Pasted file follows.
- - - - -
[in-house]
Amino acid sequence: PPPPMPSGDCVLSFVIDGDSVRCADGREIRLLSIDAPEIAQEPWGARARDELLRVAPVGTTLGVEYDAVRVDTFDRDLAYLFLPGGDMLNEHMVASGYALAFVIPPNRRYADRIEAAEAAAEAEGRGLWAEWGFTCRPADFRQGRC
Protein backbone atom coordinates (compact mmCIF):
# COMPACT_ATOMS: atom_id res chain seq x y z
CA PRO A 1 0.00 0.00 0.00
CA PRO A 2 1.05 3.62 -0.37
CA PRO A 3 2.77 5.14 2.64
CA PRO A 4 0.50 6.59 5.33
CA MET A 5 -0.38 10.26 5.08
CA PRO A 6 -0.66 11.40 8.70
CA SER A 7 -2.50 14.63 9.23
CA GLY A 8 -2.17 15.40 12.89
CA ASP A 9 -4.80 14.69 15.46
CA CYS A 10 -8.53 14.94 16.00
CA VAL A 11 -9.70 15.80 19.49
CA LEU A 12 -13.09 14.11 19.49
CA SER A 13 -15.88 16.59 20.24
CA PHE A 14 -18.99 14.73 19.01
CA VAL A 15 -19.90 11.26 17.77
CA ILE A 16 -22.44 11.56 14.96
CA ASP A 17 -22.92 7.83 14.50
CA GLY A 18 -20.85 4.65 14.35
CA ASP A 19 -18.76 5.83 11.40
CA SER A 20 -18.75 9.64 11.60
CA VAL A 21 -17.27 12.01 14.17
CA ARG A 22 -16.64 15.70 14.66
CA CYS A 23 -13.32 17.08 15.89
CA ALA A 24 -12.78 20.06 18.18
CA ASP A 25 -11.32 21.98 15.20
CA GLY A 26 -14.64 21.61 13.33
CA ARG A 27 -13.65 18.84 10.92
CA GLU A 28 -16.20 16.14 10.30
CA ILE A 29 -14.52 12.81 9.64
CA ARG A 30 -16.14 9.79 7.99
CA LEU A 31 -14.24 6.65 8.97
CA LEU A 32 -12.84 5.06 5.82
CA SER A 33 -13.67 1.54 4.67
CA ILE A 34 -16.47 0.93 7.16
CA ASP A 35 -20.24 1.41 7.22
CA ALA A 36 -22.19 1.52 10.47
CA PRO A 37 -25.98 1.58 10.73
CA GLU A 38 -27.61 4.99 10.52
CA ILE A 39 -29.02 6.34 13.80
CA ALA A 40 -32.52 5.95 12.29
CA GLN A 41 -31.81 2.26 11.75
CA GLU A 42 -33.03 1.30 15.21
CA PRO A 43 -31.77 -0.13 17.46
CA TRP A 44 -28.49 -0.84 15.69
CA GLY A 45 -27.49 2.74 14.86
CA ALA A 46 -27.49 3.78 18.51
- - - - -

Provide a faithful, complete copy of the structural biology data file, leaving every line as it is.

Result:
[in-house]
Amino acid sequence: PPPPMPSGDCVLSFVIDGDSVRCADGREIRLLSIDAPEIAQEPWGARARDELLRVAPVGTTLGVEYDAVRVDTFDRDLAYLFLPGGDMLNEHMVASGYALAFVIPPNRRYADRIEAAEAAAEAEGRGLWAEWGFTCRPADFRQGRC
Protein backbone atom coordinates (compact mmCIF):
# COMPACT_ATOMS: atom_id res chain seq x y z
CA PRO A 1 0.00 0.00 0.00
CA PRO A 2 1.05 3.62 -0.37
CA PRO A 3 2.77 5.14 2.64
CA PRO A 4 0.50 6.59 5.33
CA MET A 5 -0.38 10.26 5.08
CA PRO A 6 -0.66 11.40 8.70
CA SER A 7 -2.50 14.63 9.23
CA GLY A 8 -2.17 15.40 12.89
CA ASP A 9 -4.80 14.69 15.46
CA CYS A 10 -8.53 14.94 16.00
CA VAL A 11 -9.70 15.80 19.49
CA LEU A 12 -13.09 14.11 19.49
CA SER A 13 -15.88 16.59 20.24
CA PHE A 14 -18.99 14.73 19.01
CA VAL A 15 -19.90 11.26 17.77
CA ILE A 16 -22.44 11.56 14.96
CA ASP A 17 -22.92 7.83 14.50
CA GLY A 18 -20.85 4.65 14.35
CA ASP A 19 -18.76 5.83 11.40
CA SER A 20 -18.75 9.64 11.60
CA VAL A 21 -17.27 12.01 14.17
CA ARG A 22 -16.64 15.70 14.66
CA CYS A 23 -13.32 17.08 15.89
CA ALA A 24 -12.78 20.06 18.18
CA ASP A 25 -11.32 21.98 15.20
CA GLY A 26 -14.64 21.61 13.33
CA ARG A 27 -13.65 18.84 10.92
CA GLU A 28 -16.20 16.14 10.30
CA ILE A 29 -14.52 12.81 9.64
CA ARG A 30 -16.14 9.79 7.99
CA LEU A 31 -14.24 6.65 8.97
CA LEU A 32 -12.84 5.06 5.82
CA SER A 33 -13.67 1.54 4.67
CA ILE A 34 -16.47 0.93 7.16
CA ASP A 35 -20.24 1.41 7.22
CA ALA A 36 -22.19 1.52 10.47
CA PRO A 37 -25.98 1.58 10.73
CA GLU A 38 -27.61 4.99 10.52
CA ILE A 39 -29.02 6.34 13.80
CA ALA A 40 -32.52 5.95 12.29
CA GLN A 41 -31.81 2.26 11.75
CA GLU A 42 -33.03 1.30 15.21
CA PRO A 43 -31.77 -0.13 17.46
CA TRP A 44 -28.49 -0.84 15.69
CA GLY A 45 -27.49 2.74 14.86
CA ALA A 46 -27.49 3.78 18.51